Review: Betrayal, by Harold Pinter, Theatre Royal Bury St Edmunds

Scene from Harold Pinter's classic play Betrayal which is at Bury Theatre Royal.

Scene from Harold Pinter's classic play Betrayal which is at Bury Theatre Royal. - Credit: Archant

A study of the consequences of an extra marital affair, Harold Pinter’s Betrayal is a modern classic.

Scene from Harold Pinter's classic play Betrayal which is at Bury Theatre Royal.

Scene from Harold Pinter's classic play Betrayal which is at Bury Theatre Royal. - Credit: Archant

And this production by London Classic Theatre strikes the right balance between entertainment and serious social commentary.

Using the device of reverse time, the play looks at key moments in the affair of Emma and Jerry over a period of several years.

Both are middle-class literary - and maybe a little unlikeable - types who, though married to other people, embark on a passionate love affair. Emma’s husband Robert – Jerry’s best friend – and a waiter make up the rest of the play’s characters.

The timeless themes of emotional destruction and the ruthless consequences of betrayal wrought through the actions of Emma and Jerry are explored and examined with consistently high quality acting throughout under the no-nonsense directorship of Michael Cabot.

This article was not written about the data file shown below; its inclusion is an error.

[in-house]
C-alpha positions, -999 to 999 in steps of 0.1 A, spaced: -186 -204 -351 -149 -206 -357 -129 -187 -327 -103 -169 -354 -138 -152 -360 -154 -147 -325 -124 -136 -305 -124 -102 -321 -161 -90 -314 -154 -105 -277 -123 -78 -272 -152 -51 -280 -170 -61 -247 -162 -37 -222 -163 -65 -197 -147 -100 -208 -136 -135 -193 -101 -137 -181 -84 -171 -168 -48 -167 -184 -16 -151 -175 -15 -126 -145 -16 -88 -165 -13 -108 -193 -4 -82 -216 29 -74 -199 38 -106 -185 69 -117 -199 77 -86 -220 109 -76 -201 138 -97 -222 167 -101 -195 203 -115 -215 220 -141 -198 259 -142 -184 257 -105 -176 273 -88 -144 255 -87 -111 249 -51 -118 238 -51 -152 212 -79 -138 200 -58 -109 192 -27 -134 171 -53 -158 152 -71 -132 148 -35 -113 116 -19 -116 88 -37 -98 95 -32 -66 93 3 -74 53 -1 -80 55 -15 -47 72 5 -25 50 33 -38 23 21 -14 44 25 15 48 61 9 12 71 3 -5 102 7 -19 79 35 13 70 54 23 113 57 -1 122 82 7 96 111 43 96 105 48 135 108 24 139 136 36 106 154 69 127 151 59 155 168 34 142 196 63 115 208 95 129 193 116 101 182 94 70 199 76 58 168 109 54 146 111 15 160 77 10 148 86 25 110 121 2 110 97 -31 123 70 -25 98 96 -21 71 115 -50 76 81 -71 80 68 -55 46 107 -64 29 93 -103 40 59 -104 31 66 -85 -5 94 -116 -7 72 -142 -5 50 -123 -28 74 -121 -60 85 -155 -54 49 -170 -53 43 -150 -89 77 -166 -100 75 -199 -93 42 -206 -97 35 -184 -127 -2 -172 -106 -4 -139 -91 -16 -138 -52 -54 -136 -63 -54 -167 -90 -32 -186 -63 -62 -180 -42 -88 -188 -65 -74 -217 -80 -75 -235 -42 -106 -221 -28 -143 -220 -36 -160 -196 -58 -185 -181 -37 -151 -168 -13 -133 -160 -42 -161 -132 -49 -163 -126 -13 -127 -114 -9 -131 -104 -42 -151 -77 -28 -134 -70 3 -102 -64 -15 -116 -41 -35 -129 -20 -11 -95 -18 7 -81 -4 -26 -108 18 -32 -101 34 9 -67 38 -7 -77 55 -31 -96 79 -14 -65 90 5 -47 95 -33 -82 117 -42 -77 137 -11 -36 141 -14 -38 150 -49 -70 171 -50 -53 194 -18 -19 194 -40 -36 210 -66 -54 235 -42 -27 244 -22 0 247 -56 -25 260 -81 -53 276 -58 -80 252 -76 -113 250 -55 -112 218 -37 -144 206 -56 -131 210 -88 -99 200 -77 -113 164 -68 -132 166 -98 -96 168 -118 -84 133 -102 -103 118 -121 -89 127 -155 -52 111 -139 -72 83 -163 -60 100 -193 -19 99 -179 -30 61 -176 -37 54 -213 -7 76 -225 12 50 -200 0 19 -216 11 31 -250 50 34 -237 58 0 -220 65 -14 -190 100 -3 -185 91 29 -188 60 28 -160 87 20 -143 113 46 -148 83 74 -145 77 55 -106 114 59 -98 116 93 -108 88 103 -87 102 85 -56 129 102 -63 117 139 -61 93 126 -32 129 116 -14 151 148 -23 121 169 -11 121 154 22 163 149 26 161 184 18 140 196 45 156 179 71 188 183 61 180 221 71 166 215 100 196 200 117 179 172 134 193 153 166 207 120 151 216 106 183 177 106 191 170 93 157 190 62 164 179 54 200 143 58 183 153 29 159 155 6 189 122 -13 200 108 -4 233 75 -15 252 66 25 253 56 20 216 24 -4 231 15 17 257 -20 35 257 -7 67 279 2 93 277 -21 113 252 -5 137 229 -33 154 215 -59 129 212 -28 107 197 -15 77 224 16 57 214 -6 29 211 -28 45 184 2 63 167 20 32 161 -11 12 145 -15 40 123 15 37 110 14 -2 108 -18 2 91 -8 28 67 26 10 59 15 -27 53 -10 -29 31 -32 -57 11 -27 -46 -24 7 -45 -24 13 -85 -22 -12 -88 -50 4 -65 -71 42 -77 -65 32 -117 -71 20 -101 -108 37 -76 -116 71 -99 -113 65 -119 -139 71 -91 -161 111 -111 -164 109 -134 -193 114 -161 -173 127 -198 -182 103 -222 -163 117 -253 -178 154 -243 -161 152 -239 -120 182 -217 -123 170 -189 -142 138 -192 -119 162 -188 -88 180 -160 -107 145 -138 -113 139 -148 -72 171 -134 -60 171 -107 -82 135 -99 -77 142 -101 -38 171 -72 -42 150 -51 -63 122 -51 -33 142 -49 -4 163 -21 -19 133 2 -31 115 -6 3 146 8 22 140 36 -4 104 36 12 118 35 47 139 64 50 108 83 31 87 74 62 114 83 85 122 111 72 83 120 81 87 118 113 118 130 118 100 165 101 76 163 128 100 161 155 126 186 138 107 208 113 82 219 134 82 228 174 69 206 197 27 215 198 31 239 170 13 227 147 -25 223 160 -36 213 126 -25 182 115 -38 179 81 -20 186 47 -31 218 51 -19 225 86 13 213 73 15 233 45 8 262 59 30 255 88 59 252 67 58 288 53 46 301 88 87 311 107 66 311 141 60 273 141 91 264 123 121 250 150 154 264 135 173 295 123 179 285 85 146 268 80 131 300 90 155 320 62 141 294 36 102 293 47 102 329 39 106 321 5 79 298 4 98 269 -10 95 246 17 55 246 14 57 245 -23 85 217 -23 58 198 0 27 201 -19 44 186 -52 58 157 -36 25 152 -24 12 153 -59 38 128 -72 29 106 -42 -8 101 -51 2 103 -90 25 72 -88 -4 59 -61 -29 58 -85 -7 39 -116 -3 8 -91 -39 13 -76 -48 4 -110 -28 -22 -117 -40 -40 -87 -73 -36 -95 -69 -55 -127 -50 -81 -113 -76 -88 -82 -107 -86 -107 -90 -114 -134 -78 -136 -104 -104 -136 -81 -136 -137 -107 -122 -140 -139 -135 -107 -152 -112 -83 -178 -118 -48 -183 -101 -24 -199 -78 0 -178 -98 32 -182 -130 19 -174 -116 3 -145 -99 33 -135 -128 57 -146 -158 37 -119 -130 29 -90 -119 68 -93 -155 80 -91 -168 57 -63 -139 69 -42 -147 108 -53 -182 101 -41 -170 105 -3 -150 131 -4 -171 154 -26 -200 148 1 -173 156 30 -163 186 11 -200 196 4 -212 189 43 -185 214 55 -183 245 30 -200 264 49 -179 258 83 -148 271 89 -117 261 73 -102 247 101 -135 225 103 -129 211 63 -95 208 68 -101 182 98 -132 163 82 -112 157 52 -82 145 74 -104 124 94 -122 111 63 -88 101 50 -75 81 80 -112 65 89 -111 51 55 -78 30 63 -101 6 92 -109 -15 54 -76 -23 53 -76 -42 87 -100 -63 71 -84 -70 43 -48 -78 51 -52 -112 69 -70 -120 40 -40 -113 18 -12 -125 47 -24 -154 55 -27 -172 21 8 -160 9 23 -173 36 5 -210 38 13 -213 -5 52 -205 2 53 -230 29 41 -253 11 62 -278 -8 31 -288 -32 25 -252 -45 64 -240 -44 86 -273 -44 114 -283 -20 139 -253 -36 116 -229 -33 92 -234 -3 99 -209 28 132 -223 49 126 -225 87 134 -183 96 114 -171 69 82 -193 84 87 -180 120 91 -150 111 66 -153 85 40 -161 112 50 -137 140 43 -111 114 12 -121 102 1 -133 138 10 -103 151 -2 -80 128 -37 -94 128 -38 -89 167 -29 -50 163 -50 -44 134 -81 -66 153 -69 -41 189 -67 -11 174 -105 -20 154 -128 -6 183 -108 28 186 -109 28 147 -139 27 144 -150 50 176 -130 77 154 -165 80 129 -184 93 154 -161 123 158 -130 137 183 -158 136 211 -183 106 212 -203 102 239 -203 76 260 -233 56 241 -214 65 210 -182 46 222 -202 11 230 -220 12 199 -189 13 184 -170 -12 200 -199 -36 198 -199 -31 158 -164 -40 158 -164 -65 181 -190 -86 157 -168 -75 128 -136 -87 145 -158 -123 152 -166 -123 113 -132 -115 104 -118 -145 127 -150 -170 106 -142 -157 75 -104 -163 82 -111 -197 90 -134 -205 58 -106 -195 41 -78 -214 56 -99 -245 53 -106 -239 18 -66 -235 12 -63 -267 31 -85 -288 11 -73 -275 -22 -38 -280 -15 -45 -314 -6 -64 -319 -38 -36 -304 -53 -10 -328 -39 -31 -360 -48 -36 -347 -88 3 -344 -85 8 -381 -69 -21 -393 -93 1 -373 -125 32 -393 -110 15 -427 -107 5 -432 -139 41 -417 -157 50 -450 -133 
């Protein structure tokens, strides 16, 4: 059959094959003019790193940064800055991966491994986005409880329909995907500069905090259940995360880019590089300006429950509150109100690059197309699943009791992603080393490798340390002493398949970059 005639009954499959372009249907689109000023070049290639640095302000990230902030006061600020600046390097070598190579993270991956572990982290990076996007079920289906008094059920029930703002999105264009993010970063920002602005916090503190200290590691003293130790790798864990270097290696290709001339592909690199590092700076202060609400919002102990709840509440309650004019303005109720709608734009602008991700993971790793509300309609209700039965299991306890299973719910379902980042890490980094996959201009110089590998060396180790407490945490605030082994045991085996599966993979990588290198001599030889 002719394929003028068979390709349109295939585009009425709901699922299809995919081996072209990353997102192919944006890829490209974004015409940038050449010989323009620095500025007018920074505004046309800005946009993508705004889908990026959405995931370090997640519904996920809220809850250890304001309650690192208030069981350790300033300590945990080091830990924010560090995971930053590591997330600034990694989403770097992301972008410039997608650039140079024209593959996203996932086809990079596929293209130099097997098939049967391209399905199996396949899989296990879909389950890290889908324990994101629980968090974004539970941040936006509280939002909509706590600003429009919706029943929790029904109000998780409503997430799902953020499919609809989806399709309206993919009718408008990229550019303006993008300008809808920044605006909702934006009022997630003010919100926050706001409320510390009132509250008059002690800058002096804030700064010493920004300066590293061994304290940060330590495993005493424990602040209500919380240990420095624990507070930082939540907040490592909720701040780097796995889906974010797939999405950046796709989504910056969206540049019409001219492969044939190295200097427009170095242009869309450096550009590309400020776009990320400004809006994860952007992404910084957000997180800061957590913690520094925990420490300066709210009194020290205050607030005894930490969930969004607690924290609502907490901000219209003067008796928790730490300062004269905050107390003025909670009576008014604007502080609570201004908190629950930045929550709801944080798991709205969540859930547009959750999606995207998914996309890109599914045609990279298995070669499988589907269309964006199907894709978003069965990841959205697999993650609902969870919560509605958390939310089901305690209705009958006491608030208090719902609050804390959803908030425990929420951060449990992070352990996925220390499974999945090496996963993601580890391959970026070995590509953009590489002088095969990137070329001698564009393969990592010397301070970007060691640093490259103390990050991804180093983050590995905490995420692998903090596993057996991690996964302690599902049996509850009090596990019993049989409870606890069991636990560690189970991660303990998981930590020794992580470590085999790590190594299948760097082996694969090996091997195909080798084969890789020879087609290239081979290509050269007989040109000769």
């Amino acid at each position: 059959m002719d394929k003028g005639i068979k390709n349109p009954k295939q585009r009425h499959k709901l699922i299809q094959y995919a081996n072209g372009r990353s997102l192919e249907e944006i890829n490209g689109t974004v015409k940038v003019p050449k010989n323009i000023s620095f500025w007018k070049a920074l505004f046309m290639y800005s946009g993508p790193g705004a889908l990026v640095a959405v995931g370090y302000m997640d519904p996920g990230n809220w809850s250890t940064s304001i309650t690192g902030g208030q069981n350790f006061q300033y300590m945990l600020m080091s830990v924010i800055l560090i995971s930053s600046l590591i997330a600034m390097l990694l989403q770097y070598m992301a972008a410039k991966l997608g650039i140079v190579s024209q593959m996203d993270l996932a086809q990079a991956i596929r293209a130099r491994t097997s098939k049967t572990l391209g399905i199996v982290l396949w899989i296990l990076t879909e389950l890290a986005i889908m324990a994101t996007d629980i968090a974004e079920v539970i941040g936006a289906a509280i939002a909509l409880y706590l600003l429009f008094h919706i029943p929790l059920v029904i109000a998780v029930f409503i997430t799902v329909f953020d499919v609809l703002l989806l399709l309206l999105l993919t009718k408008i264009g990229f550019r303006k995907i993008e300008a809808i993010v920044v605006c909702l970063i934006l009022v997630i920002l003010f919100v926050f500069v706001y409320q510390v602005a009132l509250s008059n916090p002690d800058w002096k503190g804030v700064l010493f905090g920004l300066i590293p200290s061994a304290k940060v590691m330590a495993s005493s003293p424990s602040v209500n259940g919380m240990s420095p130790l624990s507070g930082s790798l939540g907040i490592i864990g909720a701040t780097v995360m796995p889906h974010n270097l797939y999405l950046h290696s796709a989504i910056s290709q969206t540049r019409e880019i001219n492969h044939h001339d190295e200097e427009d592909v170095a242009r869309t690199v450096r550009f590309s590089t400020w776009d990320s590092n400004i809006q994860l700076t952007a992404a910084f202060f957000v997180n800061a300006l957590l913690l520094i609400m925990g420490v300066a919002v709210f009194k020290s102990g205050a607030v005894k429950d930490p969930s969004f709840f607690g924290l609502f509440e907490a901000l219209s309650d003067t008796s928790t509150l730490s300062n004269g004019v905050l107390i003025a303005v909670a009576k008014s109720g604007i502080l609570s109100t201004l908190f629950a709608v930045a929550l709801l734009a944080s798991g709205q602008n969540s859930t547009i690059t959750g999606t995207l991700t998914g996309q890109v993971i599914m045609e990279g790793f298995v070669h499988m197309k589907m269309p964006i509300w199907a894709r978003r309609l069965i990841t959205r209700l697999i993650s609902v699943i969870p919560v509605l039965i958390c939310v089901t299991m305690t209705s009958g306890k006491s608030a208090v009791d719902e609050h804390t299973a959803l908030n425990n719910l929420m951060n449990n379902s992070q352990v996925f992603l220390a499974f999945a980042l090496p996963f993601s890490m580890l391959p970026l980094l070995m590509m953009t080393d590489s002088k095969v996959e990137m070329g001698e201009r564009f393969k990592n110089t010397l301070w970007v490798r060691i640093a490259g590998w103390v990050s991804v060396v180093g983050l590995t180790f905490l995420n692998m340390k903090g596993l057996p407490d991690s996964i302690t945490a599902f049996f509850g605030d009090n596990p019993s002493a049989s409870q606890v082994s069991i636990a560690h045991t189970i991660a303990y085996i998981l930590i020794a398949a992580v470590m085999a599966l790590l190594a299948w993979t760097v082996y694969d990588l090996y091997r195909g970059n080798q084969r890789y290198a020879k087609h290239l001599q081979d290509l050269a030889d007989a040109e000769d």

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The cast is excellent. Rebecca Pownall is superb as the needy Emma. Steven Clarke plays the besotted lover Jerry with aplomb. And Pete Collins does a very good job as the violent-but-wronged husband Robert while Max Wilson as The Waiter showcases his emerging talent.

This production sticks closely to the original setting of the play using period costumes alongside a simple but effective set, which evokes the ideas of decay and disintegration present in the forensic and efficient use of language employed by Pinter. The lighting is also extremely subtle and effective.

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As the play evolves towards the drunken but poetic beginning of the affair, the dramatic tension builds to a final scene when the couple are unaware of the troubles that lay ahead and the price they have yet to pay.

This is a strong production of the highest quality.

Betrayal was followed by an engaging and entertaining talk back session with the cast and director.

James Marston

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